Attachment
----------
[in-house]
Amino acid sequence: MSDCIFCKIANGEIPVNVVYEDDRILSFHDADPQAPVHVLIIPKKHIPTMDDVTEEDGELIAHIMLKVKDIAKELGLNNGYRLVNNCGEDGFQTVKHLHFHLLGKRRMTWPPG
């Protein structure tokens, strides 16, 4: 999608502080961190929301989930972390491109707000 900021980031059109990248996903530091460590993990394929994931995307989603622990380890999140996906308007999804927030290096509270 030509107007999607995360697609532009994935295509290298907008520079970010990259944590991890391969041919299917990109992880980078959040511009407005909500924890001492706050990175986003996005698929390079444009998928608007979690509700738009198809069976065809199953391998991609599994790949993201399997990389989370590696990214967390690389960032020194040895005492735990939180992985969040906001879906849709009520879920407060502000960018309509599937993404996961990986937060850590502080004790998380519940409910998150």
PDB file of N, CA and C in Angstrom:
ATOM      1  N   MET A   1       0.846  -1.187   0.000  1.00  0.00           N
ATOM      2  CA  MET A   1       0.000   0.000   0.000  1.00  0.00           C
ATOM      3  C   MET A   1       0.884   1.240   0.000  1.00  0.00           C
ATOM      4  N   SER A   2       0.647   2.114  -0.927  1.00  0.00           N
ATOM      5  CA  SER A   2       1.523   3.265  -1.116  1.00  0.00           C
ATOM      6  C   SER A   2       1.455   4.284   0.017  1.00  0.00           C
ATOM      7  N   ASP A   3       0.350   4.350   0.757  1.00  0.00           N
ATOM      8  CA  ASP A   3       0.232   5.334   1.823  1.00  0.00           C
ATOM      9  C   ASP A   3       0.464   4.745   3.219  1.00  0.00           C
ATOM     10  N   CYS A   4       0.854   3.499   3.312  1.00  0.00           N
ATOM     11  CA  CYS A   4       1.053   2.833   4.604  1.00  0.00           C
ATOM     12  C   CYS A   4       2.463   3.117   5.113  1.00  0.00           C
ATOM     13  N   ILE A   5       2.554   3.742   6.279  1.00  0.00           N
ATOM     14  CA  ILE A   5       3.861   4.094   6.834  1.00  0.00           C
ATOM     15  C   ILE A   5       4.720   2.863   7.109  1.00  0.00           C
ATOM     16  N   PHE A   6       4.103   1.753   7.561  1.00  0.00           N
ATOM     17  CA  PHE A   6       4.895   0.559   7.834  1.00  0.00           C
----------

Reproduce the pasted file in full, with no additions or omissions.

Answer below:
[in-house]
Amino acid sequence: MSDCIFCKIANGEIPVNVVYEDDRILSFHDADPQAPVHVLIIPKKHIPTMDDVTEEDGELIAHIMLKVKDIAKELGLNNGYRLVNNCGEDGFQTVKHLHFHLLGKRRMTWPPG
């Protein structure tokens, strides 16, 4: 999608502080961190929301989930972390491109707000 900021980031059109990248996903530091460590993990394929994931995307989603622990380890999140996906308007999804927030290096509270 030509107007999607995360697609532009994935295509290298907008520079970010990259944590991890391969041919299917990109992880980078959040511009407005909500924890001492706050990175986003996005698929390079444009998928608007979690509700738009198809069976065809199953391998991609599994790949993201399997990389989370590696990214967390690389960032020194040895005492735990939180992985969040906001879906849709009520879920407060502000960018309509599937993404996961990986937060850590502080004790998380519940409910998150």
PDB file of N, CA and C in Angstrom:
ATOM      1  N   MET A   1       0.846  -1.187   0.000  1.00  0.00           N
ATOM      2  CA  MET A   1       0.000   0.000   0.000  1.00  0.00           C
ATOM      3  C   MET A   1       0.884   1.240   0.000  1.00  0.00           C
ATOM      4  N   SER A   2       0.647   2.114  -0.927  1.00  0.00           N
ATOM      5  CA  SER A   2       1.523   3.265  -1.116  1.00  0.00           C
ATOM      6  C   SER A   2       1.455   4.284   0.017  1.00  0.00           C
ATOM      7  N   ASP A   3       0.350   4.350   0.757  1.00  0.00           N
ATOM      8  CA  ASP A   3       0.232   5.334   1.823  1.00  0.00           C
ATOM      9  C   ASP A   3       0.464   4.745   3.219  1.00  0.00           C
ATOM     10  N   CYS A   4       0.854   3.499   3.312  1.00  0.00           N
ATOM     11  CA  CYS A   4       1.053   2.833   4.604  1.00  0.00           C
ATOM     12  C   CYS A   4       2.463   3.117   5.113  1.00  0.00           C
ATOM     13  N   ILE A   5       2.554   3.742   6.279  1.00  0.00           N
ATOM     14  CA  ILE A   5       3.861   4.094   6.834  1.00  0.00           C
ATOM     15  C   ILE A   5       4.720   2.863   7.109  1.00  0.00           C
ATOM     16  N   PHE A   6       4.103   1.753   7.561  1.00  0.00           N
ATOM     17  CA  PHE A   6       4.895   0.559   7.834  1.00  0.00           C